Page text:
Raspberry Ripple Cake (Recipe adapted from The Boy Who Bakes by Edd Kimberly)
Serves 10-12 people
3 sticks unsalted butter at room temperature
2 cups superfine sugar (or you can use caster sugar)
6 eggs, separated
2 tsp vanilla extract
2 ½ cups all purpose flour
3 tsp baking powder
¼ tsp kosher salt
¾ cups whole milk (I used 2/3 cup non-fat and ¼ cup minus 1 tbsp heavy cream)
½ cup seedless red raspberry jam (more if you want to add it to the cake layers)
¾ cup white chocolate, melted
1 cup caster sugar (or you can use superfine sugar)
4 large egg whites
3 sticks plus 2 tbsp unsalted butter, at room temperature
To make the cake:
Grease and line the bottom of three 8” cake tins. Preheat oven to 350 degrees Farhenheit.
Whisk the butter and 1 ½ cups of the superfine sugar together for at least 5-7 minutes in a stand mixer until extremely pale, ﬂuffy and all the sugar has dissolved into the butter.
In the meantime, sift the ﬂour, baking powder, and salt together twice in a medium bowl.
Into the butter/sugar mixture, beat in the vanilla plus 3 of the egg yolks plus half of the ﬂour mixture until just blended. Repeat with the remaining egg yolks and ﬂour, pouring the milk into the batter, and mixing the ingredients until the flour just disappears.
In a separate bowl, whisk the 6 eggs whites until they form soft peaks, then whisk in the remaining of sugar very gradually until stiff glossy peaks form. Fold this gently into the cake batter, then gently divide the mixture between the cake pans equally.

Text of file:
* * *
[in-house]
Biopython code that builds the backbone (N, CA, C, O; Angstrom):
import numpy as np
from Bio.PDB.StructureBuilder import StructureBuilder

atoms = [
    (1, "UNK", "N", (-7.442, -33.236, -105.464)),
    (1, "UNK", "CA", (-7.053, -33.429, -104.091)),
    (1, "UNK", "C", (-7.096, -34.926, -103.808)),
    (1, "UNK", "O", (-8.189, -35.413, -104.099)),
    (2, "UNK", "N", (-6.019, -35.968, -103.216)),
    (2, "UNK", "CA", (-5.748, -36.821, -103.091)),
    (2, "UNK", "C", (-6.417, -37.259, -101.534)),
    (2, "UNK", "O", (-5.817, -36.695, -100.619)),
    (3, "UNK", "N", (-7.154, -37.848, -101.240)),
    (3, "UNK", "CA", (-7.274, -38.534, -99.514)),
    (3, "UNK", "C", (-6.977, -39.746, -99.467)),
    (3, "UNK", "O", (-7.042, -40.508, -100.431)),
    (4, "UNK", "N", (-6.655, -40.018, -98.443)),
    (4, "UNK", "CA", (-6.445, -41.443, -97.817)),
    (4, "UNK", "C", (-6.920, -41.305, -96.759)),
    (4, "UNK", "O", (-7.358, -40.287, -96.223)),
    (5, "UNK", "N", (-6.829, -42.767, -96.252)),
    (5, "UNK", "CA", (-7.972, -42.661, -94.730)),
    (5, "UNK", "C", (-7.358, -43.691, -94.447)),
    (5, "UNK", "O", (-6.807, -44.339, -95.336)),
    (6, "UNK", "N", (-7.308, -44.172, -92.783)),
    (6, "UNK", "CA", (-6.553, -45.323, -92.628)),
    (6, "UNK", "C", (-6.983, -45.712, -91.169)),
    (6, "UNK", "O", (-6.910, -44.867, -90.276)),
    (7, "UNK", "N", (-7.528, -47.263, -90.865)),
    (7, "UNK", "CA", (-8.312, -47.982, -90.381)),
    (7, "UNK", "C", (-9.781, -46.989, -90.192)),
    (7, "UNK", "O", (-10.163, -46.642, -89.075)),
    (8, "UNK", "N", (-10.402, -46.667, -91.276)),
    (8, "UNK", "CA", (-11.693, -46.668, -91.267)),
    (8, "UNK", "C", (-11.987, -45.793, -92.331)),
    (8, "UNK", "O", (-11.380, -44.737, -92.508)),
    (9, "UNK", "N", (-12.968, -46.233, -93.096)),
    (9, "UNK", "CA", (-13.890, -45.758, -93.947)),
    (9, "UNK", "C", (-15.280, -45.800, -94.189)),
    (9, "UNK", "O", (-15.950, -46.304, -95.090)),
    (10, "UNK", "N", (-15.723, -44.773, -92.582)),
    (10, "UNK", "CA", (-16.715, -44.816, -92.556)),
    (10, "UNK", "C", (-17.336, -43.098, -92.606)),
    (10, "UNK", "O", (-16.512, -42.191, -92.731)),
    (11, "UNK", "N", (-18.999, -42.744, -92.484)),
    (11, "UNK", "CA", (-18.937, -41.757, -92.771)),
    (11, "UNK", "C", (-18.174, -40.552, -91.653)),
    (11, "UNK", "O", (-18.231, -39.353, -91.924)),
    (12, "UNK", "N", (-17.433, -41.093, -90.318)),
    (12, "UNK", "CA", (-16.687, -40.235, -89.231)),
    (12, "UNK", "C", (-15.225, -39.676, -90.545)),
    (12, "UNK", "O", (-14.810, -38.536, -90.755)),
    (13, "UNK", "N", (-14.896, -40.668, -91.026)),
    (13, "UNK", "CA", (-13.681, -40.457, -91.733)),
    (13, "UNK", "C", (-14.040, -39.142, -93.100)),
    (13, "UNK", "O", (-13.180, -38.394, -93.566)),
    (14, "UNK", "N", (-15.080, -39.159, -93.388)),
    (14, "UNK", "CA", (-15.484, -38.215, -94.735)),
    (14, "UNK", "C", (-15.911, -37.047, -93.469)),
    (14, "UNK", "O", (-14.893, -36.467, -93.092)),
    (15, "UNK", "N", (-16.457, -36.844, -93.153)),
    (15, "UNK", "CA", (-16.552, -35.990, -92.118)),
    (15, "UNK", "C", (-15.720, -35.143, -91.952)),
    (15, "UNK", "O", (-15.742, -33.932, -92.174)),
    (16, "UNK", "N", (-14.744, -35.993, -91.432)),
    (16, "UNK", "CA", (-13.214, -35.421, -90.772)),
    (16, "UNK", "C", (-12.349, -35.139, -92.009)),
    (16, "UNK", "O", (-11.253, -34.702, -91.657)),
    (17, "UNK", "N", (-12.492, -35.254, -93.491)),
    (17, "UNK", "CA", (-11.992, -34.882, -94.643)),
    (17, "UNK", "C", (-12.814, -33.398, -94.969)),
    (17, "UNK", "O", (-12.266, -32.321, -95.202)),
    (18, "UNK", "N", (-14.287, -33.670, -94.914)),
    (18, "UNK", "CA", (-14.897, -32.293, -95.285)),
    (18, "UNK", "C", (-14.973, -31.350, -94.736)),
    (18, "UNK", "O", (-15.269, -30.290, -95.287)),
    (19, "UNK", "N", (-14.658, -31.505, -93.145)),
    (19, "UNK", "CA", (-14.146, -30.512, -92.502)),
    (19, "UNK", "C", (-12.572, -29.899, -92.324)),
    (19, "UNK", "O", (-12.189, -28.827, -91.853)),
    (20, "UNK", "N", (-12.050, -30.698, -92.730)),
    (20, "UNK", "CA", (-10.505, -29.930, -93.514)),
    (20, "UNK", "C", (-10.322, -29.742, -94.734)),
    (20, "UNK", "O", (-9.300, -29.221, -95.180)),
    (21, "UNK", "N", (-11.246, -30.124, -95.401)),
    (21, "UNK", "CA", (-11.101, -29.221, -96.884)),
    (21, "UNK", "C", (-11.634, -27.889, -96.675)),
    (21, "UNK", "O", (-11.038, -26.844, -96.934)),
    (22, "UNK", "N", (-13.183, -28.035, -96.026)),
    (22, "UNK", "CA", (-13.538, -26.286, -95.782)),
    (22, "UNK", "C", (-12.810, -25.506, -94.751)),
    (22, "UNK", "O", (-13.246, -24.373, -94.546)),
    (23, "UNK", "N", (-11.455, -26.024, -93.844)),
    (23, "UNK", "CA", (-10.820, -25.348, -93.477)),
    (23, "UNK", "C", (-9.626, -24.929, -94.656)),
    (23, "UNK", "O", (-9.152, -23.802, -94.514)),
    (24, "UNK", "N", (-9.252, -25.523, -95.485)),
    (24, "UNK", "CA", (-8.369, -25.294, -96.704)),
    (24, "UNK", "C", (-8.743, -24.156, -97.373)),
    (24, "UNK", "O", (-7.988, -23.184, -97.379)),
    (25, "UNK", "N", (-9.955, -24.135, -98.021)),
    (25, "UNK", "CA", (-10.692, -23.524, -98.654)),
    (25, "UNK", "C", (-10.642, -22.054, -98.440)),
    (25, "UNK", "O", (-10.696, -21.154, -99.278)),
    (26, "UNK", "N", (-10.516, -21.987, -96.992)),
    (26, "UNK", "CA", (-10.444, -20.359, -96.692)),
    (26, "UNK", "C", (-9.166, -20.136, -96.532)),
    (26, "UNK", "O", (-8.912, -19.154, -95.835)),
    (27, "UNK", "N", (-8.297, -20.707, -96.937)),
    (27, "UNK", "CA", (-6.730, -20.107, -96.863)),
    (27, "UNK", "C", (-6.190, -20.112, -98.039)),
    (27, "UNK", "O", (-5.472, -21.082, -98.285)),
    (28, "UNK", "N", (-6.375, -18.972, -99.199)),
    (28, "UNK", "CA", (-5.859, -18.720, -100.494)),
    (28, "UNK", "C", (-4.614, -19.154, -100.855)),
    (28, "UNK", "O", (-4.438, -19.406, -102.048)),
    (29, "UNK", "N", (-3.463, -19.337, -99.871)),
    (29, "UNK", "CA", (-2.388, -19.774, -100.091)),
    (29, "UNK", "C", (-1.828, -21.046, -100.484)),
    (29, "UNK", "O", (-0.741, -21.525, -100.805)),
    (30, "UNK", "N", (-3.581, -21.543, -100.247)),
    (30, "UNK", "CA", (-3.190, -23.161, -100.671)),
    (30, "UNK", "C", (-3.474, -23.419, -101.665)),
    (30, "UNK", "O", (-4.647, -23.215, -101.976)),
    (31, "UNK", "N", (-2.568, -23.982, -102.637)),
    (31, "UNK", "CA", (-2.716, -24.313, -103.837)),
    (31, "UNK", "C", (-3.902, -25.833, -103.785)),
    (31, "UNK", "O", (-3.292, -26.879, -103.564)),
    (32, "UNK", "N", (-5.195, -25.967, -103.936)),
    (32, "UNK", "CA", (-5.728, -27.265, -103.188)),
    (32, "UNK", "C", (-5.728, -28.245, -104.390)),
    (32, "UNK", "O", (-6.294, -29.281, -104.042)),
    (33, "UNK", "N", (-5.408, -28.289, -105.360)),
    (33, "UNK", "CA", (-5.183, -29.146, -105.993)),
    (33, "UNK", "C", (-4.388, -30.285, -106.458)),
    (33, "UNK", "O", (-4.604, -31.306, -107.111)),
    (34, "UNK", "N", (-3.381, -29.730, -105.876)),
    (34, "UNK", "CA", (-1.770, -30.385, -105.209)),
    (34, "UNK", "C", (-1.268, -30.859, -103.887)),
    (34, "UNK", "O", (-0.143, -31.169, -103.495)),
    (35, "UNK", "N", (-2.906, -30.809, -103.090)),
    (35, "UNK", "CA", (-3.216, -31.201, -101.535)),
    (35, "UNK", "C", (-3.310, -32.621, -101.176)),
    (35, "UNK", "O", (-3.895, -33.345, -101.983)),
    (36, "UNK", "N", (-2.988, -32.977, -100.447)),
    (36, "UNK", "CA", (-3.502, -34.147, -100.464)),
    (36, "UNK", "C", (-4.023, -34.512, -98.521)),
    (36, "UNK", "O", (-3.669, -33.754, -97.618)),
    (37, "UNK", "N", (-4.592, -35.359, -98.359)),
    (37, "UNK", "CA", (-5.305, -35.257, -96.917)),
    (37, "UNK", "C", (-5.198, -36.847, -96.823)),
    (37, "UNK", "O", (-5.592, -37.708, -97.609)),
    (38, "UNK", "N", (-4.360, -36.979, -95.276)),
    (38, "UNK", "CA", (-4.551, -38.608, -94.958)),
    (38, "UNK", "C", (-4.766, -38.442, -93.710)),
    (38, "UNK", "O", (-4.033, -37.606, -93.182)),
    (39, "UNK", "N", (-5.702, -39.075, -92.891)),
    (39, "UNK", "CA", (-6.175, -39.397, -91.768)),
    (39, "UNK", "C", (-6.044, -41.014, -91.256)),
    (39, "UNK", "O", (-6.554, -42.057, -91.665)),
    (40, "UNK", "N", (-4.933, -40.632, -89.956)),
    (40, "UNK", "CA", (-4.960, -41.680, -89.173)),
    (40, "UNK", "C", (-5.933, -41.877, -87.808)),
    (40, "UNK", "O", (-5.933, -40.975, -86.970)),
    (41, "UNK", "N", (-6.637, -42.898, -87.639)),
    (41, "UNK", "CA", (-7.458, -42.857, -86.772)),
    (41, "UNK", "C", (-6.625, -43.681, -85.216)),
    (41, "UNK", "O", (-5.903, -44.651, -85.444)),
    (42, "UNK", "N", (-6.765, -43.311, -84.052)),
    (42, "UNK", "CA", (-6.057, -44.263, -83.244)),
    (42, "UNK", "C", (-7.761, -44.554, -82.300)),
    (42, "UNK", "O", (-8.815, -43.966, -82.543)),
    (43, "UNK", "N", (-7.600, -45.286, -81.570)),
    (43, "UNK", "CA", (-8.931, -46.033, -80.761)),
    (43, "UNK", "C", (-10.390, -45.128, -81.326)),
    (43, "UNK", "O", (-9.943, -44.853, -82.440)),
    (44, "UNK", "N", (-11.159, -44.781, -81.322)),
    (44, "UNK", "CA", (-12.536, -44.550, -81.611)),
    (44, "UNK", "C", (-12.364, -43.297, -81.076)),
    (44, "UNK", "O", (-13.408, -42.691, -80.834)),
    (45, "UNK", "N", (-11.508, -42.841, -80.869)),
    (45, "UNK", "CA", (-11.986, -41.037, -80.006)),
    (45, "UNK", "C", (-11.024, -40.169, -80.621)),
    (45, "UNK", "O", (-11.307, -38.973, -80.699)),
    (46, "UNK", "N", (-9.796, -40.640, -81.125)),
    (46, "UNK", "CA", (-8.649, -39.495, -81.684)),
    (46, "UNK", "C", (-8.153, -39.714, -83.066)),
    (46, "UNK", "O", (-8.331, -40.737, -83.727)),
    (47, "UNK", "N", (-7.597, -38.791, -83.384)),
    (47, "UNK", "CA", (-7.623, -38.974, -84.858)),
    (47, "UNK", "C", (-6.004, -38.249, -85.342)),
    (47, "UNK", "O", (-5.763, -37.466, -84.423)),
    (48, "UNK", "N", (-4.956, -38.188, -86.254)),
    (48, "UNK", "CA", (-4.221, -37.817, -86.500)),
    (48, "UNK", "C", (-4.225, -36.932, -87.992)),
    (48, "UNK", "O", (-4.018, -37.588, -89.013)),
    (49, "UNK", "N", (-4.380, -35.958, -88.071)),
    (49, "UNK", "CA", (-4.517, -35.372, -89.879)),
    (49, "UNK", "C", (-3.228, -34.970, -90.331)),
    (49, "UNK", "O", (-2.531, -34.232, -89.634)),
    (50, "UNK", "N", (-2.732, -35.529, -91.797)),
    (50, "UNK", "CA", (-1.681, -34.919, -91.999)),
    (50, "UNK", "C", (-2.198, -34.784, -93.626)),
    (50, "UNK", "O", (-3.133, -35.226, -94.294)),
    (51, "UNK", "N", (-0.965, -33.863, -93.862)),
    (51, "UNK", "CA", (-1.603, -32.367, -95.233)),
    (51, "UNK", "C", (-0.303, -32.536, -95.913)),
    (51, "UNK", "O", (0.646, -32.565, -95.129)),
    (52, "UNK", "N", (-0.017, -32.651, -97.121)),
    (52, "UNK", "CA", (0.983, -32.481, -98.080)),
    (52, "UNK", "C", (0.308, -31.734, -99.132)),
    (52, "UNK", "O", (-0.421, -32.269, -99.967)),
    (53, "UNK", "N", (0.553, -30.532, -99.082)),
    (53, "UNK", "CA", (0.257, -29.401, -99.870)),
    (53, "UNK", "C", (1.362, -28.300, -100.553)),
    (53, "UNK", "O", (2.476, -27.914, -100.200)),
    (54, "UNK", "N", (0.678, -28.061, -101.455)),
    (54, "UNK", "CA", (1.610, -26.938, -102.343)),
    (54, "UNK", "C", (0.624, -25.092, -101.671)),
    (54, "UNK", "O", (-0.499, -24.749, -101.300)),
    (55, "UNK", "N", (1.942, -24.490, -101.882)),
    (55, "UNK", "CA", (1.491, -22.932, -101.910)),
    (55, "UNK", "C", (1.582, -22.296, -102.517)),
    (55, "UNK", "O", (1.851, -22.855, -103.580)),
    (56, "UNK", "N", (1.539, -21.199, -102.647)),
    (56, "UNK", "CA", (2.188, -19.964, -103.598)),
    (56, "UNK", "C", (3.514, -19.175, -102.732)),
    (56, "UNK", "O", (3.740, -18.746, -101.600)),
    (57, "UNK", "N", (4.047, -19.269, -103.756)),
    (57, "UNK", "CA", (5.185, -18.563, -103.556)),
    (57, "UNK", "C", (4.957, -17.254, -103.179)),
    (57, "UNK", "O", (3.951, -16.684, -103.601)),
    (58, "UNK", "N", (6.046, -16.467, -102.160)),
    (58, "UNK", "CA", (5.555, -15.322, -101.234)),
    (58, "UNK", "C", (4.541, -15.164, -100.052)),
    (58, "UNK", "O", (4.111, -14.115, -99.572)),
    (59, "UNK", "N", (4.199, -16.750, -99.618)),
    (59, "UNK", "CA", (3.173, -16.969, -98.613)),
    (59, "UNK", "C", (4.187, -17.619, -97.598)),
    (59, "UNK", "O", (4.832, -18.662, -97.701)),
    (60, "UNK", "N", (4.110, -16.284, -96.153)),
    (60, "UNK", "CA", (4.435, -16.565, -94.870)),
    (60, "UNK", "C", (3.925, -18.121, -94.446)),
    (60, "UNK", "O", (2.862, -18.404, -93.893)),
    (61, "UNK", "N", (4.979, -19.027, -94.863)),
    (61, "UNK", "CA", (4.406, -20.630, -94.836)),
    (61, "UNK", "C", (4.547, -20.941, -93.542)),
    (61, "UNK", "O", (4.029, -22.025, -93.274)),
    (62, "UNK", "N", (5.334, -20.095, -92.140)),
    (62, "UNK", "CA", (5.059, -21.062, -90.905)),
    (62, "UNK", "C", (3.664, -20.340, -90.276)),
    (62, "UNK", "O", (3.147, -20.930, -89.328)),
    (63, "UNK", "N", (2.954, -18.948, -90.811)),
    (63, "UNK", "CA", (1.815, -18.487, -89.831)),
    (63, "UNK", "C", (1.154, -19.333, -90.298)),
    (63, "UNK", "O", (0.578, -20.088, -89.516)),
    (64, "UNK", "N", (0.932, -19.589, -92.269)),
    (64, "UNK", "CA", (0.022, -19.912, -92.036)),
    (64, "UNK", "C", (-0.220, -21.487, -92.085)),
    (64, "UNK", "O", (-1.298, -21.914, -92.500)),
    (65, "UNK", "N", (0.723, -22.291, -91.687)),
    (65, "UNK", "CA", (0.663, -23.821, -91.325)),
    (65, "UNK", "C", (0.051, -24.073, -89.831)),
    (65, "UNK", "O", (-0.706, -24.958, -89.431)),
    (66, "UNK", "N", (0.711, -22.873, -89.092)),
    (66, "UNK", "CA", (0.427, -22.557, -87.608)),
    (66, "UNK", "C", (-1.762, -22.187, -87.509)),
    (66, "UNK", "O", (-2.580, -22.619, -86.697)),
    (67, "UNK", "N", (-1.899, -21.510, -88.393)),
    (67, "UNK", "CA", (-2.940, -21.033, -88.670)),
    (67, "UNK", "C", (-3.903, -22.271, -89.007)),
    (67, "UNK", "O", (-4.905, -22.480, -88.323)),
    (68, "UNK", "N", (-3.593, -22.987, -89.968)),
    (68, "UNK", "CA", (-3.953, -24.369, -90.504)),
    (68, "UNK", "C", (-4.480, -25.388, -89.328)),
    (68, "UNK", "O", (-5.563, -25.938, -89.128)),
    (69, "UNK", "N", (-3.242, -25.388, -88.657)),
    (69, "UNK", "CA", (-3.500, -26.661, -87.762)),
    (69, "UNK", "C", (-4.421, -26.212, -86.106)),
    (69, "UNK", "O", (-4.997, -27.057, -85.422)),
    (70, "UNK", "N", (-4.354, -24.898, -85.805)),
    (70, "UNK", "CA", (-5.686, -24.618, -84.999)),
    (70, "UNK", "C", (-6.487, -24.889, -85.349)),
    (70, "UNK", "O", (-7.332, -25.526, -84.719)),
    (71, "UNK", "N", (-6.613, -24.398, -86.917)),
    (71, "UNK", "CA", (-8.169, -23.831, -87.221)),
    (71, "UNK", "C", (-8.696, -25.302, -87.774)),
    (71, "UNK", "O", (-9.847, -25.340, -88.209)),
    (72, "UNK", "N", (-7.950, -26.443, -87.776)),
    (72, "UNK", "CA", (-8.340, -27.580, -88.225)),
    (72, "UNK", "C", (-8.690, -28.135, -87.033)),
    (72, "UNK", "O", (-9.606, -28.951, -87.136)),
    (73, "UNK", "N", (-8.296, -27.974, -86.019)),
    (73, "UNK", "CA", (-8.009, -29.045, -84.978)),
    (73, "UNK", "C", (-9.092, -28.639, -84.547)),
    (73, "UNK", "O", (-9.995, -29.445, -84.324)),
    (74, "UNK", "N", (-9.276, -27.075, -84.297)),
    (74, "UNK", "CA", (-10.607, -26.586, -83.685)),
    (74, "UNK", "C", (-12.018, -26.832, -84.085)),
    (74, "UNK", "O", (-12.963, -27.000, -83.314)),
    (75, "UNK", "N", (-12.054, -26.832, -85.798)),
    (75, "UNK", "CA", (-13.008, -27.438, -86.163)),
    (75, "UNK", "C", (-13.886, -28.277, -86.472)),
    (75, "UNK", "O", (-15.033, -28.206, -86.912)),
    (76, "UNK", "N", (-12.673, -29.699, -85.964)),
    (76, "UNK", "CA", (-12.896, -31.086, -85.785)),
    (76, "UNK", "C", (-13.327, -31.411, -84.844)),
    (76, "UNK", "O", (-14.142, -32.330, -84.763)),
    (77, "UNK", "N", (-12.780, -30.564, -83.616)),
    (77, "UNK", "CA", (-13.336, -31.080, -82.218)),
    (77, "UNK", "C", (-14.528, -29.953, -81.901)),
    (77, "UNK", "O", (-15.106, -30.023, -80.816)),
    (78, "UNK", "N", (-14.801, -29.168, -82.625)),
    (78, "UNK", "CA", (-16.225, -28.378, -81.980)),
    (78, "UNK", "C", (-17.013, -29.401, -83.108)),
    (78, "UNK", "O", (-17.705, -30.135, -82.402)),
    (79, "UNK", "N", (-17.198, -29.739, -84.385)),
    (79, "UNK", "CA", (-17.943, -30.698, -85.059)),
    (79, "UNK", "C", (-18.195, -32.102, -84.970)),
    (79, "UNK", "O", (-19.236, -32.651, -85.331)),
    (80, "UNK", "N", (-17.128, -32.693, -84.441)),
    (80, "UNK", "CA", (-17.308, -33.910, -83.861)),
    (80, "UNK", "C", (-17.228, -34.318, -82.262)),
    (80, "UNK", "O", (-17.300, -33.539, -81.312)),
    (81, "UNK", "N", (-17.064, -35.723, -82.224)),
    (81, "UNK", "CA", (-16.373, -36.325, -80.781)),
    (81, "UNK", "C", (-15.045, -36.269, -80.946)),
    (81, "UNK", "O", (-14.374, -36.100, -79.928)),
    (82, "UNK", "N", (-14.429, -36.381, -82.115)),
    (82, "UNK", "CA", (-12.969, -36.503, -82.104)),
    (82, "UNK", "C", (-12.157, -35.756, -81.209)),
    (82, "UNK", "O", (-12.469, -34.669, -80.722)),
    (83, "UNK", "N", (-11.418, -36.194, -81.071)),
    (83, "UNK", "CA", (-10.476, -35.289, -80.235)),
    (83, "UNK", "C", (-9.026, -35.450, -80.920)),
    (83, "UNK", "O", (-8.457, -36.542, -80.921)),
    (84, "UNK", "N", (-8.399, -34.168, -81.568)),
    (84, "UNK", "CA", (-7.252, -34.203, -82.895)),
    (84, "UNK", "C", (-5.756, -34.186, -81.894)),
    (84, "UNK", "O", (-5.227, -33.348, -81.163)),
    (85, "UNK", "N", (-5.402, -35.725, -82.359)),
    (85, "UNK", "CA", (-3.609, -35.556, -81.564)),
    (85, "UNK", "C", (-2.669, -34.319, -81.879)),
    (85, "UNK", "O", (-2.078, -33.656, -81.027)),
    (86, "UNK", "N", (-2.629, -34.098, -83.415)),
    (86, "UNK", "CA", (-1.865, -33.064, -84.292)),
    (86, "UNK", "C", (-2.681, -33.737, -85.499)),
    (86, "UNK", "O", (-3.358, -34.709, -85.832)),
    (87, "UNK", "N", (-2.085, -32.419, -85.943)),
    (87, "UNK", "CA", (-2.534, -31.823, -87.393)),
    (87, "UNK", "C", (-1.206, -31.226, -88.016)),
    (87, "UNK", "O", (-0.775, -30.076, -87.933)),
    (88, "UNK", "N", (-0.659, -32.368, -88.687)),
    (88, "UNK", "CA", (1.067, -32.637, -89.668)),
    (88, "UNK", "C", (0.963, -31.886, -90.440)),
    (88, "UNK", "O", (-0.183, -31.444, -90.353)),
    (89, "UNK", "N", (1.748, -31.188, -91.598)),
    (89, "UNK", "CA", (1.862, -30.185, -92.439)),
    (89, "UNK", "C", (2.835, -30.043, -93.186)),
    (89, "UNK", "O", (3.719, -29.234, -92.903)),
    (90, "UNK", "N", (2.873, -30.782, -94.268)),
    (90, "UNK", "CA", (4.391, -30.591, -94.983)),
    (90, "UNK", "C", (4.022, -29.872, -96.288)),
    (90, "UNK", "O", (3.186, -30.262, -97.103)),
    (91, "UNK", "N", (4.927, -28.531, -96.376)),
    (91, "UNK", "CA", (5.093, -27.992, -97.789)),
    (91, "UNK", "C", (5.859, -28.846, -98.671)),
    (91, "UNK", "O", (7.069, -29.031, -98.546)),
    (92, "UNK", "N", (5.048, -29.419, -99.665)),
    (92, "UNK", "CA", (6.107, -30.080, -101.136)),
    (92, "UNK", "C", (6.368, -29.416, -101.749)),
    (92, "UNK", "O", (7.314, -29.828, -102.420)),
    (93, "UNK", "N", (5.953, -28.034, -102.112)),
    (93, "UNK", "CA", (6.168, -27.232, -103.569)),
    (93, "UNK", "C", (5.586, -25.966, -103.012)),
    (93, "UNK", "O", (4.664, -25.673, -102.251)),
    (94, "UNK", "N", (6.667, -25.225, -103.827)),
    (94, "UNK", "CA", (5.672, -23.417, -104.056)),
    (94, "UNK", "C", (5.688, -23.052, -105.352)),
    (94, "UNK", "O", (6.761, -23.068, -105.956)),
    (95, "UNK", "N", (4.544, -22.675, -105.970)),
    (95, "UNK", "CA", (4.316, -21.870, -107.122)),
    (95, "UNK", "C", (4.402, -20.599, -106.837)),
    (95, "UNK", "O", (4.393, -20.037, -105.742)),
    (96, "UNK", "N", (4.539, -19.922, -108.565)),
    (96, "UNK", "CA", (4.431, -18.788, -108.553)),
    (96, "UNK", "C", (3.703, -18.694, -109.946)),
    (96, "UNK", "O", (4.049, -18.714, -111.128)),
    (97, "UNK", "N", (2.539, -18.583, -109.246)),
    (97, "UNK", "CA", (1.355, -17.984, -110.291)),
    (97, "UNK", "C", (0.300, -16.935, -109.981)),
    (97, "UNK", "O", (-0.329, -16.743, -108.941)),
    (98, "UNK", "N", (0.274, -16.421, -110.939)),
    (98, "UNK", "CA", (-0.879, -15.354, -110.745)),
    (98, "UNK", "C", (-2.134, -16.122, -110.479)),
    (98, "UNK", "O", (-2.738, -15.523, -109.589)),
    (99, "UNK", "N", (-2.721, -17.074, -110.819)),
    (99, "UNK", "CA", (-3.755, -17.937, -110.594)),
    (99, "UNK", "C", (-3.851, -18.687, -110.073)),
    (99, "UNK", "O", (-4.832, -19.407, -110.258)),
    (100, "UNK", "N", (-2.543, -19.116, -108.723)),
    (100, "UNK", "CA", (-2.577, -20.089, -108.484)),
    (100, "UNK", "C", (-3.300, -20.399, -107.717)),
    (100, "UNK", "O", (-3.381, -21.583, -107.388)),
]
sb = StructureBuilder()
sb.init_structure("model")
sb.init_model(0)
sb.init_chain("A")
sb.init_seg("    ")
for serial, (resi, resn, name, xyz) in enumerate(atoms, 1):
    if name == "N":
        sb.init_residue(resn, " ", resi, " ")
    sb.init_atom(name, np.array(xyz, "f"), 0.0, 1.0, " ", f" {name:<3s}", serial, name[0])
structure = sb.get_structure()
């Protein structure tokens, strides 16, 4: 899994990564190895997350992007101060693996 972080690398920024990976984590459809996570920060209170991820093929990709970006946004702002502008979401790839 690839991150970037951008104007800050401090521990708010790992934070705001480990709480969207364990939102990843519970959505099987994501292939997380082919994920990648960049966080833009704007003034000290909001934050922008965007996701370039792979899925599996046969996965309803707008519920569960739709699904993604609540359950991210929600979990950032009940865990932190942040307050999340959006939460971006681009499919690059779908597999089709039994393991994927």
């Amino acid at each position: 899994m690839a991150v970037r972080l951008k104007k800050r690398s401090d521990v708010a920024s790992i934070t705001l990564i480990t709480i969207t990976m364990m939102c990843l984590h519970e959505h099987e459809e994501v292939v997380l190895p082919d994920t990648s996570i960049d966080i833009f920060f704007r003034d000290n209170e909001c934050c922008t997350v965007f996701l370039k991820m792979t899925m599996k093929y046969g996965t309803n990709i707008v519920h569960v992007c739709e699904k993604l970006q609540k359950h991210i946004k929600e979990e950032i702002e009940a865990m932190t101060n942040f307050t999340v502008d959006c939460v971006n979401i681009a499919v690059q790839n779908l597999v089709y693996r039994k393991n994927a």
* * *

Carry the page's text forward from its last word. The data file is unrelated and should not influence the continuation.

Bake for approx 30-35 minutes on the middle rack in the oven, until the cakes are pale golden brown and pull away from the edge of their pans. Cool for 10 minutes before removing from their pans to ﬁnish cooling on racks.
To make the frosting:
Put the caster sugar in a heavy bottomed saucepan with 2/3 cup of water and using a candy thermometer, bring it to a boil. When the temperature reaches 240 degrees F, start whisking the egg whites on medium-high speed.
When the temperature reaches 248 degrees F, (it will be bubbling and caramel brown), remove the pan from the heat and very, very carefully pour the sugar mixture onto the egg whites, continuing to whisk at high speed. (Avoid the whisk or the sugar will solidify on it). Continue whisking on high speed until the bowl had cooled to room temperature. This could take up to 15 minutes.
Turn the mixer down to low-medium speed and spoon in the butter a spoon at a time until it is incorporated. Don’t worry if it somewhat deﬂates, just turn the speed up one more time and whisk until thick again.
Divide the frosting between two bowls – mix the melted chocolate into one and half the jam into the other.
To assemble the cake:
Place three strips of wax paper around the edge of a cake plate. Place the first layer on top of the paper. Spread with half the white chocolate buttercream, and then if you have additional red raspberry jam, you can spread that on top of the buttercream.
Place the second layer on top and repeat, ﬁnishing with the third layer. (Keep a little of the white chocolate buttercream to use to swirl into the ﬁnished cake design if you like).
Use the jam buttercream and an icing spatula to completely cover the cake. The buttercream can be smoothed or left swirly, depending on your preference. And if you have left over jam and white chocolate buttercream, you can use those to decorate. Finally, sprinkle on pink sparkling sugar to decorate the top.
Store the cake in the refrigerator and take it out 30 minutes before serving.